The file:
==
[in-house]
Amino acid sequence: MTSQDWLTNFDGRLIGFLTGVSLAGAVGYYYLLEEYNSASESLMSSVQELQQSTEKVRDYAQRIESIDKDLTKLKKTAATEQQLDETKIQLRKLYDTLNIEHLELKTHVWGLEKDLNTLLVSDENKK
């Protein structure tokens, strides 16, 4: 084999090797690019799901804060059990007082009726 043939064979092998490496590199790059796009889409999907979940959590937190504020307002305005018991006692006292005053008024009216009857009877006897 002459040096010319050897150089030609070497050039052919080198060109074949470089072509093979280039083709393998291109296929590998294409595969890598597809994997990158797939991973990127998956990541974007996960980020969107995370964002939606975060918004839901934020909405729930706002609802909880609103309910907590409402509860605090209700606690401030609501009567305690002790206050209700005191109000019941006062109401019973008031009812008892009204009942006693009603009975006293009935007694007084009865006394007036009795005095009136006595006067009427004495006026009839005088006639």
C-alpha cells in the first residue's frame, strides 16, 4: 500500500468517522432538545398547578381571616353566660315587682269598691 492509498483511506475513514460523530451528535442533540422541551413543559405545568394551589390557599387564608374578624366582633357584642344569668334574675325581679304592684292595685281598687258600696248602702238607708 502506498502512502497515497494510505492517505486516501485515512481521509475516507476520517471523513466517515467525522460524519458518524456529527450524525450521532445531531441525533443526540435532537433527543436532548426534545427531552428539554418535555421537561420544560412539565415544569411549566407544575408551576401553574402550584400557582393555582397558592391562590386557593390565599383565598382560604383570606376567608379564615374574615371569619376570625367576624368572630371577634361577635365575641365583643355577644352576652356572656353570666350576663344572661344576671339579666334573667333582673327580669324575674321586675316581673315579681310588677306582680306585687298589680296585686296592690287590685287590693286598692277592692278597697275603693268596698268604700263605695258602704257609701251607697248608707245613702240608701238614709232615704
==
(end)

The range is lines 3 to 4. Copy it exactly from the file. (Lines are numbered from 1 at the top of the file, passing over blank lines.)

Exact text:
């Protein structure tokens, strides 16, 4: 084999090797690019799901804060059990007082009726 043939064979092998490496590199790059796009889409999907979940959590937190504020307002305005018991006692006292005053008024009216009857009877006897 002459040096010319050897150089030609070497050039052919080198060109074949470089072509093979280039083709393998291109296929590998294409595969890598597809994997990158797939991973990127998956990541974007996960980020969107995370964002939606975060918004839901934020909405729930706002609802909880609103309910907590409402509860605090209700606690401030609501009567305690002790206050209700005191109000019941006062109401019973008031009812008892009204009942006693009603009975006293009935007694007084009865006394007036009795005095009136006595006067009427004495006026009839005088006639």
C-alpha cells in the first residue's frame, strides 16, 4: 500500500468517522432538545398547578381571616353566660315587682269598691 492509498483511506475513514460523530451528535442533540422541551413543559405545568394551589390557599387564608374578624366582633357584642344569668334574675325581679304592684292595685281598687258600696248602702238607708 502506498502512502497515497494510505492517505486516501485515512481521509475516507476520517471523513466517515467525522460524519458518524456529527450524525450521532445531531441525533443526540435532537433527543436532548426534545427531552428539554418535555421537561420544560412539565415544569411549566407544575408551576401553574402550584400557582393555582397558592391562590386557593390565599383565598382560604383570606376567608379564615374574615371569619376570625367576624368572630371577634361577635365575641365583643355577644352576652356572656353570666350576663344572661344576671339579666334573667333582673327580669324575674321586675316581673315579681310588677306582680306585687298589680296585686296592690287590685287590693286598692277592692278597697275603693268596698268604700263605695258602704257609701251607697248608707245613702240608701238614709232615704